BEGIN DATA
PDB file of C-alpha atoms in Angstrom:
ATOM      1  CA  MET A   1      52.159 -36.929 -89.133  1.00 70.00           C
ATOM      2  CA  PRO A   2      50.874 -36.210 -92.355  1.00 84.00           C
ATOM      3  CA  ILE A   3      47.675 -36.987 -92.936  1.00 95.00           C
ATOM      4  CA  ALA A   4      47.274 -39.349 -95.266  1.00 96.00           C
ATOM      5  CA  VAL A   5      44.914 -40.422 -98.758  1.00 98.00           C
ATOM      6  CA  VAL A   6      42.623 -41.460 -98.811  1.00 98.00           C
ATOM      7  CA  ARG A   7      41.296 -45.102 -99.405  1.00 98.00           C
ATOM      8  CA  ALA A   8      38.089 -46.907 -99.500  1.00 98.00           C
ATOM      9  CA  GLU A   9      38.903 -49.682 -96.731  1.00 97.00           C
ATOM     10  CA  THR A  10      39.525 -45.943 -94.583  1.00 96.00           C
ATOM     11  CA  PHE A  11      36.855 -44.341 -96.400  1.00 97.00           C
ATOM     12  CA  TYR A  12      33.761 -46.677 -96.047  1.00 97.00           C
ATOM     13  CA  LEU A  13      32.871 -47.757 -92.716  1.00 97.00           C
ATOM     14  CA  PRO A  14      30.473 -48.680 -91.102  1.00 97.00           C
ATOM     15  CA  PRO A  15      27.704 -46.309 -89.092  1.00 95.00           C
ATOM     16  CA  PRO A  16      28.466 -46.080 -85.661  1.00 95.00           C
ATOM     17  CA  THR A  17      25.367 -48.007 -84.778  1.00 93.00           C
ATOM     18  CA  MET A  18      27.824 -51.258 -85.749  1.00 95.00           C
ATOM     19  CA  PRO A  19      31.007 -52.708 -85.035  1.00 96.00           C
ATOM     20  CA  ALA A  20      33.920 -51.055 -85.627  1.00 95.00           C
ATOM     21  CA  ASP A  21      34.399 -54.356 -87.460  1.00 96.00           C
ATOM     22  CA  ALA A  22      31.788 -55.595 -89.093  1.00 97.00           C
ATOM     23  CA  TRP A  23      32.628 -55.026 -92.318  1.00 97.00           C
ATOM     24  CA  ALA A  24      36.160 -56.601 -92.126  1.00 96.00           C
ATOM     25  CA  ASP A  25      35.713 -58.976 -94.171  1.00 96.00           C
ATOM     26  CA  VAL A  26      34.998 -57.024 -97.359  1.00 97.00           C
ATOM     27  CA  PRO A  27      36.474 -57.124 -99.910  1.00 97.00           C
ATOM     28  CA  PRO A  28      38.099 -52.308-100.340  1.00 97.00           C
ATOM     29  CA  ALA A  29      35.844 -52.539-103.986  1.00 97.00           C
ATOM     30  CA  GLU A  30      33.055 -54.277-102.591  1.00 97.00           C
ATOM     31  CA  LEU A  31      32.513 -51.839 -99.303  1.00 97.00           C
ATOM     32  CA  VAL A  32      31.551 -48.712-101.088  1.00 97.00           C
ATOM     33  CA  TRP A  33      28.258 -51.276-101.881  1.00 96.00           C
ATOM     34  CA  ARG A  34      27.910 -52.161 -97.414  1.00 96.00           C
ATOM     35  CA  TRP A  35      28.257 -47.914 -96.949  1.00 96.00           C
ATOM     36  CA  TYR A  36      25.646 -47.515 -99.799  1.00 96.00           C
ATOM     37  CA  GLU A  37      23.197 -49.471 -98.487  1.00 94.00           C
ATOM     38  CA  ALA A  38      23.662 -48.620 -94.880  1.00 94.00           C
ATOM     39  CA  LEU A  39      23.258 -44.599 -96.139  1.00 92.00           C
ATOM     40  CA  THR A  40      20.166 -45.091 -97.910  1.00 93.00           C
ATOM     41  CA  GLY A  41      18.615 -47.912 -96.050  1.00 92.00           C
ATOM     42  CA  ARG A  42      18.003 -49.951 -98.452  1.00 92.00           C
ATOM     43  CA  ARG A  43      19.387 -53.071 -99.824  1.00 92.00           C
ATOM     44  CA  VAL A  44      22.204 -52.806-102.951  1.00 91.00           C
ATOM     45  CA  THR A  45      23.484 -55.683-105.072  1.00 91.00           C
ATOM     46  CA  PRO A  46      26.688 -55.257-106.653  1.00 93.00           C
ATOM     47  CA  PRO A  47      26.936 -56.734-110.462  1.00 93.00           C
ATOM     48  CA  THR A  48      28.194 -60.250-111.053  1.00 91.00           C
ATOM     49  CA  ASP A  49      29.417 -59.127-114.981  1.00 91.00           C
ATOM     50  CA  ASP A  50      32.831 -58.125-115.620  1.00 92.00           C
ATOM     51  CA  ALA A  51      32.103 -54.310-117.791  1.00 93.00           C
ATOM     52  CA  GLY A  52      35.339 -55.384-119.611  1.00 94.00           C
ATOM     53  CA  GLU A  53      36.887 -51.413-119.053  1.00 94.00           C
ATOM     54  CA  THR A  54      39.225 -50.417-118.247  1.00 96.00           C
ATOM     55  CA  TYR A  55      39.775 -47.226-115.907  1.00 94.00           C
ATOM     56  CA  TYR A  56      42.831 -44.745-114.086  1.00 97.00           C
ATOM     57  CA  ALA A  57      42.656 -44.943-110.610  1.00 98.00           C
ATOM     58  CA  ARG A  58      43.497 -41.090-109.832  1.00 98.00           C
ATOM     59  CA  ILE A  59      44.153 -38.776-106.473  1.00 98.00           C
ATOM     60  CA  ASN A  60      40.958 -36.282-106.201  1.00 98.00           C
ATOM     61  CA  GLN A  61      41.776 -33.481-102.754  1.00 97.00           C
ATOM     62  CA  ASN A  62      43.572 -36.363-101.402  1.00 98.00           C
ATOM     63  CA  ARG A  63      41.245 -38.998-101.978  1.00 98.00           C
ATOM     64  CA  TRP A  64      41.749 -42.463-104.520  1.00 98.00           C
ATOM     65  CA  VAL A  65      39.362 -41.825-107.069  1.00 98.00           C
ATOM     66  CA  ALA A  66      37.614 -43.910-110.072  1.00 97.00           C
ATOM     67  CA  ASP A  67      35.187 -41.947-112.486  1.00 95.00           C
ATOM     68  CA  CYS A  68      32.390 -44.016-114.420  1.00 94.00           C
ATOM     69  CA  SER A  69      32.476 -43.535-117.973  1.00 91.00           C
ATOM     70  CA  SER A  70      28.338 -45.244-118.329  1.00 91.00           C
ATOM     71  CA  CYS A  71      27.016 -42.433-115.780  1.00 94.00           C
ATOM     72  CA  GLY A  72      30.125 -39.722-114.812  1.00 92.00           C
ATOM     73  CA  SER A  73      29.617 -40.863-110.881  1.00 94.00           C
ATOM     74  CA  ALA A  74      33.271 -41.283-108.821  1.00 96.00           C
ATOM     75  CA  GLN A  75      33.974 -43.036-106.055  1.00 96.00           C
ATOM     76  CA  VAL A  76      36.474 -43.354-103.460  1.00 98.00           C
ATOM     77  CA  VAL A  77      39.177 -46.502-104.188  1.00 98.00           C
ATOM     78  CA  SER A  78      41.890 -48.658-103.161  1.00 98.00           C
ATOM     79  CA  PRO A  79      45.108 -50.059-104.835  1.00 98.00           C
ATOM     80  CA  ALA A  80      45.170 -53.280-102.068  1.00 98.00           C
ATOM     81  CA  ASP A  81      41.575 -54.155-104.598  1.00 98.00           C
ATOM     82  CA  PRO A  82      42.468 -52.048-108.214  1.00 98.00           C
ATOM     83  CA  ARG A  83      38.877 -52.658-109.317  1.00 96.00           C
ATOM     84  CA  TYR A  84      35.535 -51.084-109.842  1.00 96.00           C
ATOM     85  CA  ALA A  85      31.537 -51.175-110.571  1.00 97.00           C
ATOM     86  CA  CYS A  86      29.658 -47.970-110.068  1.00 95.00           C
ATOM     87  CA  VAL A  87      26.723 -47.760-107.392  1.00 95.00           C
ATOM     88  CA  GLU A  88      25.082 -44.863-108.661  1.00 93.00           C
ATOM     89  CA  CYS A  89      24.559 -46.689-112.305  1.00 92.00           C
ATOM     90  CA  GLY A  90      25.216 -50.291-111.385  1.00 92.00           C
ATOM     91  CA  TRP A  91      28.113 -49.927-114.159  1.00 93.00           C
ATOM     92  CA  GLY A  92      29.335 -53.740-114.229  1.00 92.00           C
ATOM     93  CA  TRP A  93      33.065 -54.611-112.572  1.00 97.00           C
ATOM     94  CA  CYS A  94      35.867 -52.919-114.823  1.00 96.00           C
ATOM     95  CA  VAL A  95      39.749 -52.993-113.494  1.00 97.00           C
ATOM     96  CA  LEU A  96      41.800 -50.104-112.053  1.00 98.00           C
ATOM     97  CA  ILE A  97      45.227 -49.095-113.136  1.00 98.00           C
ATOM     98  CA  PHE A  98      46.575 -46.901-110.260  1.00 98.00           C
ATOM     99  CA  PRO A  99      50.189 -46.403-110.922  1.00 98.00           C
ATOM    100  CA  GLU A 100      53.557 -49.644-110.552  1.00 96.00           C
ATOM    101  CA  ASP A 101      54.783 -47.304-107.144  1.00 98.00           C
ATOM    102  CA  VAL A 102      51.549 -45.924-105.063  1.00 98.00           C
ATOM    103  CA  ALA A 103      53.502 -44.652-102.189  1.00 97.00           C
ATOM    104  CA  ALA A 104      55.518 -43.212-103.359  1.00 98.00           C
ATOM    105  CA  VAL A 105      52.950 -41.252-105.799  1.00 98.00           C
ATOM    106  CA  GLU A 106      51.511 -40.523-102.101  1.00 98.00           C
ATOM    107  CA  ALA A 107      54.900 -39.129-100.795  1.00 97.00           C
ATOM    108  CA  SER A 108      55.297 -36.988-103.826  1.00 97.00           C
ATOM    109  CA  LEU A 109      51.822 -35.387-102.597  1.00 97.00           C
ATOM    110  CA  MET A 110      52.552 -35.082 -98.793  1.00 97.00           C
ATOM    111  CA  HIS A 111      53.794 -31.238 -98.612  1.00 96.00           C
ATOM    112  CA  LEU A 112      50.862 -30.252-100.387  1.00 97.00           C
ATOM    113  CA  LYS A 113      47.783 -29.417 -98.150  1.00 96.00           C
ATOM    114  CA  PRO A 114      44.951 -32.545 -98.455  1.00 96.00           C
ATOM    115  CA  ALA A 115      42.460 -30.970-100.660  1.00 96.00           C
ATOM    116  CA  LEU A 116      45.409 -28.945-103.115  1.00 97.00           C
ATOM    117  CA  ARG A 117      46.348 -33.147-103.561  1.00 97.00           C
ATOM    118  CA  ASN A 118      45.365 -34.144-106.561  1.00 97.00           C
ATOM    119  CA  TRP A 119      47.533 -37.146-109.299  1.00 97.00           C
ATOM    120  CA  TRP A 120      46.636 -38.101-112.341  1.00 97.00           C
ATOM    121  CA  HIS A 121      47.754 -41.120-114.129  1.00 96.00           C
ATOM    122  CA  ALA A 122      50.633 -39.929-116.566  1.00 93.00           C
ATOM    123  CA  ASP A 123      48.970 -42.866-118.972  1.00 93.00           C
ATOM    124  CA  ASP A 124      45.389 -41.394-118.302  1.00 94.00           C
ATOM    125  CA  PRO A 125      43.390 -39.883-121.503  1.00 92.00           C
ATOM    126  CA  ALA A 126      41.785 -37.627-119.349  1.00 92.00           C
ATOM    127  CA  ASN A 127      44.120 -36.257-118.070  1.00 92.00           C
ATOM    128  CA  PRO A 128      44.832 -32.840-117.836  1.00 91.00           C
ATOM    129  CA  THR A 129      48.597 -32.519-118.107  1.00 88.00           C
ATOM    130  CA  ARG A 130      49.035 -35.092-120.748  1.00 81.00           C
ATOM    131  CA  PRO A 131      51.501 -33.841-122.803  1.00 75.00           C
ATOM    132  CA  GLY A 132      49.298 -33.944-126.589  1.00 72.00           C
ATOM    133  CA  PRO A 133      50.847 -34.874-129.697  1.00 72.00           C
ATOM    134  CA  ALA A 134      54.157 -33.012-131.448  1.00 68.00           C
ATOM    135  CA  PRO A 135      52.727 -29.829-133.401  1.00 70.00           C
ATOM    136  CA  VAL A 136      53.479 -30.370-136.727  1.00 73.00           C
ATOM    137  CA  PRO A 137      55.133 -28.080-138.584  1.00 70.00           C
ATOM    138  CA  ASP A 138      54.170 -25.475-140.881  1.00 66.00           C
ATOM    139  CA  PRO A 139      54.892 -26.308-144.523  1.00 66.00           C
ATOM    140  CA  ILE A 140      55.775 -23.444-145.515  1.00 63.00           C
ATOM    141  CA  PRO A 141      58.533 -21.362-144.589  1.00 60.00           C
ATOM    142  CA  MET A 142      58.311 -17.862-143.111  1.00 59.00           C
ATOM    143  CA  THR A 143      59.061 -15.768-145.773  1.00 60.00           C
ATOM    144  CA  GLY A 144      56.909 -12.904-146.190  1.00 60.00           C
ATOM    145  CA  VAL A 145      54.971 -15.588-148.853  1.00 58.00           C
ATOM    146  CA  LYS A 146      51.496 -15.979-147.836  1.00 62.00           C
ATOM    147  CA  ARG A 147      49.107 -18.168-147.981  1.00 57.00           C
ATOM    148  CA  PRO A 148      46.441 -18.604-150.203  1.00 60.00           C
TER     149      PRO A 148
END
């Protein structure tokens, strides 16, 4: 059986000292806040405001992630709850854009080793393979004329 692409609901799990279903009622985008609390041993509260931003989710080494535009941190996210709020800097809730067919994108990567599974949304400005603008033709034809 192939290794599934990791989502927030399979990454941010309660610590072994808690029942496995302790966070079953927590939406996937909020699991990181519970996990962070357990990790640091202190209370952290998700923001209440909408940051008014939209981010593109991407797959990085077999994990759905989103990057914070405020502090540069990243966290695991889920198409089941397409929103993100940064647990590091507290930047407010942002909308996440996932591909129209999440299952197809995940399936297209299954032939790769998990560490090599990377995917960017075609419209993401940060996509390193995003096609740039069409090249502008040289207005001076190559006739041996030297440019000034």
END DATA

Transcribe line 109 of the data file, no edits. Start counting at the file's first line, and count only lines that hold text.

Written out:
ATOM    108  CA  SER A 108      55.297 -36.988-103.826  1.00 97.00           C